Venezuela rejects charges
Venezuelan officials angrily denied the charges, accusing Washington of using slander to undermine the Chávez government. “What proof do they have of these statements?” asked Venezuelan vice president José Vicente Rangel.

After U.S. national security adviser Condoleeza Rice declared on January 9 that the Venezuelan government should allow an anti-Chávez recall referendum to take place, the Venezuelan president said U.S. officials should not “stick their noses” in his country’s affairs.

On the eve of a regional summit in Monterrey, Mexico, Chávez said statements such as Rice’s were “preparing the ground” for an attempt to overthrow his government, either by a military coup or an assassin’s bullet.

A January 5 AP report quoted U.S. State Department spokesperson Adam Ereli as saying, “Cuba has a long history of attempting to undermine elected governments in the region. For that reason the close ties between the government of Venezuela and the government of Cuba raise concerns among Venezuela’s democratic neighbors.”

The Chávez government has drawn the hostility of Washington for taking measures that cut into the profits of finance capital, including a land reform law and a bill extending new rights to exploited independent fishermen. Washington is also hostile to Venezuela’s diplomatic and economic relations with Cuba.

In a January editorial, the Cuban daily Granma replied to Washington’s charges of “destabilization” by Havana. “What is meant by destabilization? Sending thousands of doctors to cooperate with governments in tending to the poorest and neediest people?” it asked. “Is destabilization the sending of 15,000 doctors from Cuba to 64 countries in the world where thousands of people are treated and tens of thousands of lives are saved?”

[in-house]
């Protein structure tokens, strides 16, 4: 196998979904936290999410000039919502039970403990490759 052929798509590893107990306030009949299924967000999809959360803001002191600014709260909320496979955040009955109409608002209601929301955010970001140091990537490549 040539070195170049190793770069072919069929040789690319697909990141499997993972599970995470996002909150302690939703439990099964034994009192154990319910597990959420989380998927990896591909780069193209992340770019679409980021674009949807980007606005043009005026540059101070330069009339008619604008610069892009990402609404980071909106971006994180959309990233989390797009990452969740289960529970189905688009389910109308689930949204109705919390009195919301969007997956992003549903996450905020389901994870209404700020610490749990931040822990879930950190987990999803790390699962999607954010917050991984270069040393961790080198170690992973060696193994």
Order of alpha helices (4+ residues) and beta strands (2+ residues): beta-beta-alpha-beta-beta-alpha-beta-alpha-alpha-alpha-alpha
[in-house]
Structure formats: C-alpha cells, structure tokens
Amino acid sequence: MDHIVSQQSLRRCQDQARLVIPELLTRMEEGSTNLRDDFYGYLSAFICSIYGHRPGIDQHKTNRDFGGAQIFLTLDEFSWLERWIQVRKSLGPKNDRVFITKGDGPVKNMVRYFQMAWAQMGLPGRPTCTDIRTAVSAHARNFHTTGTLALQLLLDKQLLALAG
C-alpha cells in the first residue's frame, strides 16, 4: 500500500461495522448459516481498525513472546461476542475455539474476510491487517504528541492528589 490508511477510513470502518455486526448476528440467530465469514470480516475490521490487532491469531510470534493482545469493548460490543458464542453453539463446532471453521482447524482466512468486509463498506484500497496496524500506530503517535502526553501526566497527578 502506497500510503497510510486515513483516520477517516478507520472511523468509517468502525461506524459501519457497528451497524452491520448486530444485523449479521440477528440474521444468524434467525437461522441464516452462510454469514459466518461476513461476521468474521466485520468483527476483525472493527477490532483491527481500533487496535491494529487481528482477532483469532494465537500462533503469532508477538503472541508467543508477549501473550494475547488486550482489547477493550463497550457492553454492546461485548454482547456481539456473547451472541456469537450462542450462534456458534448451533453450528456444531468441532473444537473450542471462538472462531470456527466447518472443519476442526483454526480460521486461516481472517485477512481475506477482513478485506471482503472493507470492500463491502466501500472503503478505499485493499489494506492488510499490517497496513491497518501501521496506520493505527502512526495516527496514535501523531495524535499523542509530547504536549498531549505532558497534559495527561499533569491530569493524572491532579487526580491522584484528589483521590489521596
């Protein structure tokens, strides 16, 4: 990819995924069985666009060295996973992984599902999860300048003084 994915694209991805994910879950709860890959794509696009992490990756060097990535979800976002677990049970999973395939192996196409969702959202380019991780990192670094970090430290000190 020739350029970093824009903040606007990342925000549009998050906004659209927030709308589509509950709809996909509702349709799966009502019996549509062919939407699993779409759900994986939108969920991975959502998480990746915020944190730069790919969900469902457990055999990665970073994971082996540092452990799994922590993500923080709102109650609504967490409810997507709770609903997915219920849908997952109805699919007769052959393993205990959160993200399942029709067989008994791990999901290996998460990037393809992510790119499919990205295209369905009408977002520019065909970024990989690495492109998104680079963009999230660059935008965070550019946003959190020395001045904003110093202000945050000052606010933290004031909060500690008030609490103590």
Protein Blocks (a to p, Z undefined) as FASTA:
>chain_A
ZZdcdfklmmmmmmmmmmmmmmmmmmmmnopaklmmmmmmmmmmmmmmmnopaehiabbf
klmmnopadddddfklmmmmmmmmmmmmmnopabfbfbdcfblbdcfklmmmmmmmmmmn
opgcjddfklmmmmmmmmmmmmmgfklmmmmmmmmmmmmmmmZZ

The editorial pointed to Cuba’s internationalist collaboration with Venezuela in “programs of health care, education, culture, sports, social work, and other activities…that benefit the Venezuelan population, and where our country has some experience that it has placed at the service of Third World countries.”  
Flashpoint: Colombia-Venezuela border
Washington’s propaganda offensive has gone hand in hand with an increased U.S. military presence in the region. It has backed the Colombian regime’s border skirmishes with Venezuela and its allegations that Caracas is letting its territory be used by FARC and ELN guerrillas. Last year the Pentagon dispatched 150 U.S. troops to Colombia, and U.S. Special Forces are training Colombian army battalions. Under Plan Colombia, the U.S. government is sending billions in military aid to regimes in the area.

In a January 6 press briefing, Gen. Richard Myers, chairman of the U.S. Joint Chiefs of Staff, reported the presence of 1,500 U.S. troops in Central and South America that he said were “conducting counterdrug operations and other training.” Asked about the involvement of “terrorist” groups in drug and weapons trafficking and U.S. government efforts to crack down on them, Myers responded, “It’s true in South America. It’s true in the Middle East…. It’s part of a larger effort we’ve had ongoing for some time—what we call maritime intercept operations, where we look for things like drugs moving…weapons moving, or any terrorist personnel themselves moving.”

In his January 6 news conference, Noriega also criticized the Argentine government of President Néstor Kirchner for not having met with U.S.-backed opponents of the Cuban Revolution during Kirchner’s recent trip to the island. Last year the new Peronist government in Argentina restored full diplomatic ties with Cuba. Argentine officials reacted angrily to Noriega’s comments.

Another source of tension between Washington and Latin American governments is a recent U.S. move to begin fingerprinting and photographing visitors who arrive in the United States. The Brazilian government retaliated by subjecting Americans arriving in Brazil to the same treatment. Among working people in Brazil the move has boosted the popularity of President Luiz Inácio Lula da Silva, leader of the Workers Party.  
U.S. suspension of migration accords
Meanwhile, Washington unilaterally suspended talks on immigration accords between the two countries. In a January 5 statement, the Cuban foreign ministry said the U.S. move was aimed at “torpedoing the progress of the migration accords… and achievement of normal migration relations.”